In honor of Blackout Tuesday and Black Lives Matter, I took my 8 year old son to the protest in our small town of Poulsbo, population 10,000. We had over 1000 people turn out to support, it remained peaceful, and yes, everyone wore masks outside standing 6 feet apart.
Decided to go public and share our experience. Here’s an excerpt of the Facebook post:
Teaching my 8 year old son the lessons on race this week. He is mixed, so people won’t question him as much not knowing what to ask.
How Asians are a privileged minority race.
How white privilege looks even though he’s mixed. Like how he can get a bandaid that matches his skin. Or find a movie where the lead person looks like him versus a supporting role.
Or not have to worry about representing a whole race by your individual actions.
Or not have to overcome predetermined narratives (negative or positive) that come with your race when having a conversation.
How it’s hard for his dad who’s a white male to even know what he doesn’t know. That we are all doing our best.
That if he were a little black boy, I’d have to give him a totally different upbringing to protect him from racism that he will likely never be forced to deal with. Like people clutching their bags or getting a feared look when you just walk down the street.
I once was going to hire a black man who had an extraordinary commitment to building the social enterprise system that I met at a national conference, had won several grants and demonstrated major leadership in the community in the face of being formerly incarcerated (wrongfully and an over the top prison sentence).
All he did was zen out in prison learning all he could to be a better person making the most of it.
The day we were supposed to do a phone interview he texts to cancel. I call to find out that his cousin just got shot in his neighborhood. Under 30 years old.
I said go be with your family…and it was then that I realized my privilege in not having to deal with major trauma all the time around you to get ahead in life.
As my mexican friend said, “Imagine 2 pools to swim in. One is chlorinated, clean, and easy to swim in. The other is not just dirty, but filled with knives, junk, crap. Try swimming in that. That pool is the pool we didn’t get a choice to swim in that every day we must swim in to thrive in life.”
Here’s what I have done as a parent to educate my son.
- I share stories. I try and tell new narratives that are from the minority view.
- I buy children’s books that have black protagonist or all black characters. Or all natives. Or all Latino. Or all asian.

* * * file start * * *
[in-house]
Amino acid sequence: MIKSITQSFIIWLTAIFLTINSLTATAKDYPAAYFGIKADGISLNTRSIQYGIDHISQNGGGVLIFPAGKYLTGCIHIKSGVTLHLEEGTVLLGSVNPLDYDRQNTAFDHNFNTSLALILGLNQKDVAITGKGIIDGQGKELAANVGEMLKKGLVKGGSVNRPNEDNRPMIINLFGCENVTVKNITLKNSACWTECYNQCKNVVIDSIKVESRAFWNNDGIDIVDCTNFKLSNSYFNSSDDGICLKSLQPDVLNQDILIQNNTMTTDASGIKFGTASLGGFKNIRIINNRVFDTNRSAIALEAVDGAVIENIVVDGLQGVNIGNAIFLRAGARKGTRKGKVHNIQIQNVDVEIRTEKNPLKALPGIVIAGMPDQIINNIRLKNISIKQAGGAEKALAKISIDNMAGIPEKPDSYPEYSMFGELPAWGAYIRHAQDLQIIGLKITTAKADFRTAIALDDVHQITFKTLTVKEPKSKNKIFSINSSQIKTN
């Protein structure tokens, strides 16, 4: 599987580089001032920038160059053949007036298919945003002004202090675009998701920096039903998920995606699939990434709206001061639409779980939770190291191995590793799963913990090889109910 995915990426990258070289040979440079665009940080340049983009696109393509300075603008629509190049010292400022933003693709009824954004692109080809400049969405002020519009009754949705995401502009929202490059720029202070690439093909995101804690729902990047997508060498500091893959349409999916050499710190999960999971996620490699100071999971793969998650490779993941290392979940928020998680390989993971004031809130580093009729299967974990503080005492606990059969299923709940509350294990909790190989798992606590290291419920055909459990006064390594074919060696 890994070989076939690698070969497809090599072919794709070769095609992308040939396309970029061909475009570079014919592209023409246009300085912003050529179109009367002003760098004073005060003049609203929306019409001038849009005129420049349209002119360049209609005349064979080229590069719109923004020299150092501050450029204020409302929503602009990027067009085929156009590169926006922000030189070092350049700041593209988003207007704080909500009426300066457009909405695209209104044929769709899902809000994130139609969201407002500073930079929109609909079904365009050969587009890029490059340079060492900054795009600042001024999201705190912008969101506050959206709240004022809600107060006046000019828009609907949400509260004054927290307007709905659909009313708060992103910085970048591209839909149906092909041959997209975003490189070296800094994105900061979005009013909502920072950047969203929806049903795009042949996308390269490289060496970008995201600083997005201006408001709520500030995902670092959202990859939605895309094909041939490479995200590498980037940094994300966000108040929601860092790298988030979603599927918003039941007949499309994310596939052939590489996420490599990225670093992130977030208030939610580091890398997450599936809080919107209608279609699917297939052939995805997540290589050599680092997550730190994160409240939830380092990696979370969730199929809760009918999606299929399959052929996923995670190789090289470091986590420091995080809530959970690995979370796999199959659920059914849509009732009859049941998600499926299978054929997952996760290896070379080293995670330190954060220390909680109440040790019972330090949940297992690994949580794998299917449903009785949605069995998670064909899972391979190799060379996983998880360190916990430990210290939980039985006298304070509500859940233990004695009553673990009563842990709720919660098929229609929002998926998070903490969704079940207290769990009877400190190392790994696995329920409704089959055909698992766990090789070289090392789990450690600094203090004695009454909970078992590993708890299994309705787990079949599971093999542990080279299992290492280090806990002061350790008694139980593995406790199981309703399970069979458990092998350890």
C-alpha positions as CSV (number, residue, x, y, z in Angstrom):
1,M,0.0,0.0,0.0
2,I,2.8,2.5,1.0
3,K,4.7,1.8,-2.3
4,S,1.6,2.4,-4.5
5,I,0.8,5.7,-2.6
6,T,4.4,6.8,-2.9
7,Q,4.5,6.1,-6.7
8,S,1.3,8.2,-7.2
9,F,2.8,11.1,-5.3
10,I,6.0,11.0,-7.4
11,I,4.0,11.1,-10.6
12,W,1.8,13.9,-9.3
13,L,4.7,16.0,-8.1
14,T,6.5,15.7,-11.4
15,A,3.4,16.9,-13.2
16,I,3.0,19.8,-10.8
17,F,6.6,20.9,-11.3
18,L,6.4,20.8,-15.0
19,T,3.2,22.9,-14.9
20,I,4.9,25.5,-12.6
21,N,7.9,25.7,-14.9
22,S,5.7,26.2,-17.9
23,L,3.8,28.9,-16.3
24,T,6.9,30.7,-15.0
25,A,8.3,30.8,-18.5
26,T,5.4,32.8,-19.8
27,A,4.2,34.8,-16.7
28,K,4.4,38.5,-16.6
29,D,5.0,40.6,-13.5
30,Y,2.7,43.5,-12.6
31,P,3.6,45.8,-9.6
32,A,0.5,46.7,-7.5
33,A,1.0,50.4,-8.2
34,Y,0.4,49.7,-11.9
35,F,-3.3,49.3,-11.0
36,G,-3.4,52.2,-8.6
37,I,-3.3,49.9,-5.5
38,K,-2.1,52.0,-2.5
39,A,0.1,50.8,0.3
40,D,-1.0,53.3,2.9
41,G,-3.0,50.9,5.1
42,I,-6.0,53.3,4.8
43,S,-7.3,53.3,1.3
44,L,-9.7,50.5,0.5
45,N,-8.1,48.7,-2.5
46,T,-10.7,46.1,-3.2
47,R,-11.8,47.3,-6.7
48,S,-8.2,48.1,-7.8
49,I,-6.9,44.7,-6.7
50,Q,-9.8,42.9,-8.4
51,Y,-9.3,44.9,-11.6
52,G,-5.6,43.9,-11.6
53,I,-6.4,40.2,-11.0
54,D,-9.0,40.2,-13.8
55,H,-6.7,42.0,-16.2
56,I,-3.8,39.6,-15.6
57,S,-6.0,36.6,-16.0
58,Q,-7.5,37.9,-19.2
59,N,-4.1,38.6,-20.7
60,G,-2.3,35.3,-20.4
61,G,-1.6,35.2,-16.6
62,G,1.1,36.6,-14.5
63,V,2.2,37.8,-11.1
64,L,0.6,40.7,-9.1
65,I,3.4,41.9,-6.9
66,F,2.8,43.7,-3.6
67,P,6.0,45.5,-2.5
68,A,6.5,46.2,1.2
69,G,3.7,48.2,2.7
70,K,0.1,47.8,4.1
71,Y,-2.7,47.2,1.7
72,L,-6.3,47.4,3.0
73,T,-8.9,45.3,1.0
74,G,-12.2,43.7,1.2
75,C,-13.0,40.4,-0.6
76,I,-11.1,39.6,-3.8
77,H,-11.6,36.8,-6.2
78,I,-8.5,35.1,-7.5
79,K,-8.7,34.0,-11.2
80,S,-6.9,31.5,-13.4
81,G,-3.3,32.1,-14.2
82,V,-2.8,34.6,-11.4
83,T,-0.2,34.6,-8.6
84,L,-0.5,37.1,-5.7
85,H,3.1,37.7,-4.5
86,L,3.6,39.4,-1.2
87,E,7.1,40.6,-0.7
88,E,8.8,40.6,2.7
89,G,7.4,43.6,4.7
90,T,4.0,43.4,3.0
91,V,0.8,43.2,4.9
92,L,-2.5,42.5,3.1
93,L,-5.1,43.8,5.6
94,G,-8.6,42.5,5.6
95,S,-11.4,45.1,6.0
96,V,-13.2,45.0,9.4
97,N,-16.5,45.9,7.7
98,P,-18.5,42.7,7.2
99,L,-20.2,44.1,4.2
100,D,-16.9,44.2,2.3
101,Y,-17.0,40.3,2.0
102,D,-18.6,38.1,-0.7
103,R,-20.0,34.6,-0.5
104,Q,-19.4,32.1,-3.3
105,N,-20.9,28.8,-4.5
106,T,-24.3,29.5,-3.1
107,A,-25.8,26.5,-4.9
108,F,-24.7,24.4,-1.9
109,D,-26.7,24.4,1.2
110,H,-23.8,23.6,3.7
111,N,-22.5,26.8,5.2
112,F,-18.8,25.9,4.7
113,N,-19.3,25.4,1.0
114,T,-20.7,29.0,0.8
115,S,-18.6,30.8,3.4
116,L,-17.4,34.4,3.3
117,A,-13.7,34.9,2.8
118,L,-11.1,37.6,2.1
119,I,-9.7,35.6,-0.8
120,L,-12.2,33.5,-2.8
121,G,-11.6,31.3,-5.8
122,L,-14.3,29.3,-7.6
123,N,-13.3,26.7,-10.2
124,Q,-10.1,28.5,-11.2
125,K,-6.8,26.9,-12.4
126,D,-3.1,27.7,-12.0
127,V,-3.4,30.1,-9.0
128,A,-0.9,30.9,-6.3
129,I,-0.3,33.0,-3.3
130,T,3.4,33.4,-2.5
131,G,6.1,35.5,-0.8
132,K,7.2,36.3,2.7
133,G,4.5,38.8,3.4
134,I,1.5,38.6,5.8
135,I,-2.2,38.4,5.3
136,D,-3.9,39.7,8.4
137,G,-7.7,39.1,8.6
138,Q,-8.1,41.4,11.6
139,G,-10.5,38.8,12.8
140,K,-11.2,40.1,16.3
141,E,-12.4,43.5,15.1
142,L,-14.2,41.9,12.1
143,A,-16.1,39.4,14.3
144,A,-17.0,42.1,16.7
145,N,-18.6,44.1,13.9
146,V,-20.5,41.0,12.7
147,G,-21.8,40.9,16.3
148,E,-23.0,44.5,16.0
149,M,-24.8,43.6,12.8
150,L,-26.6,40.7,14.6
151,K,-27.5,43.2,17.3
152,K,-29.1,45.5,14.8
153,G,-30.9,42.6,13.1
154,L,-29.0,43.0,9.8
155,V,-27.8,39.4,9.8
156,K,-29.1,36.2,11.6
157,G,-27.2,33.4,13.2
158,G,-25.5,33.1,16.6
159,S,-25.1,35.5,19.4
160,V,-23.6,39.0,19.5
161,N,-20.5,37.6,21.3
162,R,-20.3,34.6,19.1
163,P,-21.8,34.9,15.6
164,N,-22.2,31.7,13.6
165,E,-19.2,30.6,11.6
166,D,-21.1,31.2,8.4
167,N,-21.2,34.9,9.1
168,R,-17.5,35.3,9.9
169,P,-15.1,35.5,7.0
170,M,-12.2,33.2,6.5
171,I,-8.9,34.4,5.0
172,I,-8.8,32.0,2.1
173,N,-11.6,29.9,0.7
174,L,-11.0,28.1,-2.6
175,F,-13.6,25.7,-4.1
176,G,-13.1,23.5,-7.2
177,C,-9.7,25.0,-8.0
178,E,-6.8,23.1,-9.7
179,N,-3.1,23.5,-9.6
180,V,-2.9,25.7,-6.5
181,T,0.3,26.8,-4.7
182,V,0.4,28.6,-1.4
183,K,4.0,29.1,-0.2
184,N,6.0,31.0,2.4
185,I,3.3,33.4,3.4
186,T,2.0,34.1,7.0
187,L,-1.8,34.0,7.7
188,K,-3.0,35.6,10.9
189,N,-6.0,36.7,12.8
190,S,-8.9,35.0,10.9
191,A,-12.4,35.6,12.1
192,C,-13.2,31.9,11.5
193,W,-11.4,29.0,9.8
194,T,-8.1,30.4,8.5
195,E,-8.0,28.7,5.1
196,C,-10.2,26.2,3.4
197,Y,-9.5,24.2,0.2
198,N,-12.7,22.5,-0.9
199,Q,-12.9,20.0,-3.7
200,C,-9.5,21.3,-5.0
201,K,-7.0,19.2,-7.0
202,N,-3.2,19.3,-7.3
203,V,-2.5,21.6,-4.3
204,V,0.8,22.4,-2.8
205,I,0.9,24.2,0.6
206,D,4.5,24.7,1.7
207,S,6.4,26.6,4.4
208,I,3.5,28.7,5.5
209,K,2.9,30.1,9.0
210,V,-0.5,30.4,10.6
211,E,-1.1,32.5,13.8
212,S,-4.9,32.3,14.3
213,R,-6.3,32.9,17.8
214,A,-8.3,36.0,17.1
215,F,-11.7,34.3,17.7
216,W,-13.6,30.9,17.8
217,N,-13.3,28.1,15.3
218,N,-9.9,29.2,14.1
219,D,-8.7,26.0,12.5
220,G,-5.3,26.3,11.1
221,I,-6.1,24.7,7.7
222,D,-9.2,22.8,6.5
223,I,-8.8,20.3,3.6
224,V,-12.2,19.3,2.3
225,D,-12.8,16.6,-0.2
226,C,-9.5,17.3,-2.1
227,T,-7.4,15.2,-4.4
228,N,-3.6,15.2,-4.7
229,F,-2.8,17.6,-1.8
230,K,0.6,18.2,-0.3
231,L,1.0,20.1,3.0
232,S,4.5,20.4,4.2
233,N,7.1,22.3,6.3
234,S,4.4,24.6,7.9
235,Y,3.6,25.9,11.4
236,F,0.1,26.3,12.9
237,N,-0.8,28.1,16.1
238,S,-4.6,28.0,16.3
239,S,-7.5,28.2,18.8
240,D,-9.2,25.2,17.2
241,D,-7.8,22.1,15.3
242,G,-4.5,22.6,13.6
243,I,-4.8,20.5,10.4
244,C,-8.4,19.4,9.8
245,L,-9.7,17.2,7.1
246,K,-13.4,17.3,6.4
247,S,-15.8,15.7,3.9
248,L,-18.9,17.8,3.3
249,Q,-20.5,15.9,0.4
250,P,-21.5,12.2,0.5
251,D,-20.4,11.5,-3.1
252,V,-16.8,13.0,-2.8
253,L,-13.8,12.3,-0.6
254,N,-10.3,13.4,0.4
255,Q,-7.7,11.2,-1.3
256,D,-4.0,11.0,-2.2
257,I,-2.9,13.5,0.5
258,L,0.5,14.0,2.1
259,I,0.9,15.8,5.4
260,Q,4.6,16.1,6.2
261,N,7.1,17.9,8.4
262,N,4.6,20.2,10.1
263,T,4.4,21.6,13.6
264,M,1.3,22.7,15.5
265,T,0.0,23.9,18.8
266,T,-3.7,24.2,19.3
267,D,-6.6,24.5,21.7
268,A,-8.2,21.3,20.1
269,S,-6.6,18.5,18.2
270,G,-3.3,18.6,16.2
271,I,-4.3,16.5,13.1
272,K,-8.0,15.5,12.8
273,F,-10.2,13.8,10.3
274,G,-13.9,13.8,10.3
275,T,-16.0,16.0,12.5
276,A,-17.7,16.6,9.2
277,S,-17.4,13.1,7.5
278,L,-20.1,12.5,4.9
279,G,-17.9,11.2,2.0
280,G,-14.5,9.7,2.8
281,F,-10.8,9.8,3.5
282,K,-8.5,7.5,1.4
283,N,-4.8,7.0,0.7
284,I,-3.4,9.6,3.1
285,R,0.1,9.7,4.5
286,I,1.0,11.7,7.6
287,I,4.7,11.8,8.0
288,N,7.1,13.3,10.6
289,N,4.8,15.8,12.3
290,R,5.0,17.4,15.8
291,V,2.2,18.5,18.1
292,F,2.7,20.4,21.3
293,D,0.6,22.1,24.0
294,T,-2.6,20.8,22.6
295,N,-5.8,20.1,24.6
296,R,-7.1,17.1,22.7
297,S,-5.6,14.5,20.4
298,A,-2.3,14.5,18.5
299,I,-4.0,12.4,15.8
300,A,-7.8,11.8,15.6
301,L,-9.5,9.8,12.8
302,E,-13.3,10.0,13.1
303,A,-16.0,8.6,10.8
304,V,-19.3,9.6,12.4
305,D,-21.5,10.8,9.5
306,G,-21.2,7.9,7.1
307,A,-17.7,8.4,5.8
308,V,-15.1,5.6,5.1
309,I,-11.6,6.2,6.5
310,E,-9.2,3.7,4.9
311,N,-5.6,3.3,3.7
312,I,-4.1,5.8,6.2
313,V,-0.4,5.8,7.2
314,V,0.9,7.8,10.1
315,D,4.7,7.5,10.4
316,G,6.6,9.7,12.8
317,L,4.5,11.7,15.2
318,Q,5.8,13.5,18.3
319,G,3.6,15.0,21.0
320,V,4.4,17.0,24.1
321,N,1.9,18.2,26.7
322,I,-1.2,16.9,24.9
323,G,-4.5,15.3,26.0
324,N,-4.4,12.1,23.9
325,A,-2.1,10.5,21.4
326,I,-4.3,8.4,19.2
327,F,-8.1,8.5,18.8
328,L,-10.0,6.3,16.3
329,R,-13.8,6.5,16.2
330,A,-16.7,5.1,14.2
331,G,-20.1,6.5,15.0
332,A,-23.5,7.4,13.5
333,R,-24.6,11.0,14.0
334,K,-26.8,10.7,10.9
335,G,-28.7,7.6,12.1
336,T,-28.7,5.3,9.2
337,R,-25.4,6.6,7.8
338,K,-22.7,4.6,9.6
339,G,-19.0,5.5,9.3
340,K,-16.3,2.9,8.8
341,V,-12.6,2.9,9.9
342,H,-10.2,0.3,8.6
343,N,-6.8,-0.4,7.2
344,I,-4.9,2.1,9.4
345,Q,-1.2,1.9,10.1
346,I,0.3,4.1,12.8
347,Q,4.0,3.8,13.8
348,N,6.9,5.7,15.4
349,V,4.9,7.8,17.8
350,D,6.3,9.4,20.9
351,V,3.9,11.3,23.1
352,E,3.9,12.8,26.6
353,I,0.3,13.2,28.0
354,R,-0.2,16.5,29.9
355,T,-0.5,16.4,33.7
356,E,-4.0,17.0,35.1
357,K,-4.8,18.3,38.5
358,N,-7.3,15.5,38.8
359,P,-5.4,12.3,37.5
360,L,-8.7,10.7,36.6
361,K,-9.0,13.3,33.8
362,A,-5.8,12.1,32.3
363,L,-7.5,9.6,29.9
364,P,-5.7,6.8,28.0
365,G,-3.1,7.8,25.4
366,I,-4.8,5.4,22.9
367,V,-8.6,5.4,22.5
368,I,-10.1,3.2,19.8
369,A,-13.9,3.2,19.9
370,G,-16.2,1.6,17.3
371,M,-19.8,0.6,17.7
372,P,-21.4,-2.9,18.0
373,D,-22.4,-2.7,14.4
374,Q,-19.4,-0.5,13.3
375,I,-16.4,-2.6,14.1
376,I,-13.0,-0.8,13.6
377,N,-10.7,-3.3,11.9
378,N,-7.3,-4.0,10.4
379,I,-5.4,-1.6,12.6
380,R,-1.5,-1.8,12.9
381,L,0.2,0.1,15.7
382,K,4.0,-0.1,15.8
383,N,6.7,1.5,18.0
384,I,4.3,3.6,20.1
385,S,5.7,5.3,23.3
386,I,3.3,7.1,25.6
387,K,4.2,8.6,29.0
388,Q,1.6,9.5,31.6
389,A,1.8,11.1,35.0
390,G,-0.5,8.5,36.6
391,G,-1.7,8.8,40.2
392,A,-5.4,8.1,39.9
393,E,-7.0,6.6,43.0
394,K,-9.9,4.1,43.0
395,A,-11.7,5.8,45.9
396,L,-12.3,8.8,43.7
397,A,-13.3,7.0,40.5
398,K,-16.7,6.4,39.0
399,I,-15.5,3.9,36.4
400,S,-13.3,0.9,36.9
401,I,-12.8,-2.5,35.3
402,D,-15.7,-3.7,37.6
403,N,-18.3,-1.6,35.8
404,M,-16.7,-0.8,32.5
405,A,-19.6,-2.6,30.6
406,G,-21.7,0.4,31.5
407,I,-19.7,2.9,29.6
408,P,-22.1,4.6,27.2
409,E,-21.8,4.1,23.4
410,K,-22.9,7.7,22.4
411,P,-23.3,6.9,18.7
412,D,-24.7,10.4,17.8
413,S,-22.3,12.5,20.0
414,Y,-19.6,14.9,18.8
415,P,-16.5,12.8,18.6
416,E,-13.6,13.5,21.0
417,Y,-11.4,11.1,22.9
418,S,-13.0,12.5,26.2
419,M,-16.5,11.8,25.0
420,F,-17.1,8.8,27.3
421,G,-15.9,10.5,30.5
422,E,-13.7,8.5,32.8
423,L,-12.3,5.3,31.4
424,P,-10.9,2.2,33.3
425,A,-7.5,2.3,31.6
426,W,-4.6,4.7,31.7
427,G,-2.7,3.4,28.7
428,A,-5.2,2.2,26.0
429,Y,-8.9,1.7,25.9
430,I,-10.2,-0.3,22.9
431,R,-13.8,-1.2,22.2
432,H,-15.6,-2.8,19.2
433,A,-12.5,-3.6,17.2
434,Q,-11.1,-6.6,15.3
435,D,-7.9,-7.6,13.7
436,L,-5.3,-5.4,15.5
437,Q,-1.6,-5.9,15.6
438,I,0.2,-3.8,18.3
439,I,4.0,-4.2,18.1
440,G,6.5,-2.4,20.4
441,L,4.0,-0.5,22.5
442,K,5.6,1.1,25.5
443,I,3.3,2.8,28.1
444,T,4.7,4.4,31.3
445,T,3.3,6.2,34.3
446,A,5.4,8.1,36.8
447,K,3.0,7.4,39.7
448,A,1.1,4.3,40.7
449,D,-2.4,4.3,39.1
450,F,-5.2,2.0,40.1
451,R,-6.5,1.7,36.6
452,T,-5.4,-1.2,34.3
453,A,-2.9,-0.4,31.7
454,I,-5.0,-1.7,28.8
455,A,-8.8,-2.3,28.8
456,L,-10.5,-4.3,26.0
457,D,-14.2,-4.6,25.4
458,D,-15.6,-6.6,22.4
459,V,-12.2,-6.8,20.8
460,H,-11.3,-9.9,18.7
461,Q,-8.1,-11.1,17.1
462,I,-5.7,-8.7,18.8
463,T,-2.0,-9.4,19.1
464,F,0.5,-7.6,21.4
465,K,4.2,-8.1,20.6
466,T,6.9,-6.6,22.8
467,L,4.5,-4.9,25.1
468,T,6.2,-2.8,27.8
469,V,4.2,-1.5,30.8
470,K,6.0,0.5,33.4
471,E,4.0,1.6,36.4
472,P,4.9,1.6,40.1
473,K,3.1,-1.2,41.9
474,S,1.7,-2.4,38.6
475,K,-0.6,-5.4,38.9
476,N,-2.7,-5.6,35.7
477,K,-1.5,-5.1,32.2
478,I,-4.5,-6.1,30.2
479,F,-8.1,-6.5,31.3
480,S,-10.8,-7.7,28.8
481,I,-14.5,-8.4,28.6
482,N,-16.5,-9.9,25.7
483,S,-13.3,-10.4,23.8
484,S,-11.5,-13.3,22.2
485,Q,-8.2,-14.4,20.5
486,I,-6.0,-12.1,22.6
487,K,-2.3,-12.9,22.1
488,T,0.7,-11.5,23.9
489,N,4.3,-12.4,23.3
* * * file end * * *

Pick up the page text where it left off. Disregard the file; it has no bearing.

- I point out inherent racism in old cartoon strips by how black people were depicted in cartoons that don’t flatter.
- I have my son watch movies like Hidden Figures to understand what it was like for middle class black families working as NASA engineers and scientists to not only have to run a mile to go to the colored bathrooms, but be thrown out the library to learn or petition to court to simply get a raise because the color of their skin.
- I take him to Peaceful protests to see how much of the community supports that black lives matter– that all lives matter–and engage in uncomfortable dialogue of the way the world is in this moment, and what the world can be.
- I show him all the victories of humanity uniting in the wake of the black lives matter movement…how the protests are making a difference this time and aren’t just another passing phase that disappears into institutionalized racism once again.
So he has hope for what is also happening now in speaking out.
So he stays informed and acts versus stay silent.
So we both learn and listen to an unheard narrative functioning as one human race.
Anna S. Choi, Conscious Business Coach, empowers the next generation of global leaders to focus their energy and find peace in chaos. By age 25, Anna was able to triple her net income and gross six figures but was totally burned out. Now she helps business leaders grow in flow, igniting a Presence Movement to elevate humanity’s consciousness. If you’re interested in gaining focus, clarity, accountability in a like-minded community, learn more at www.annasunchoi.com
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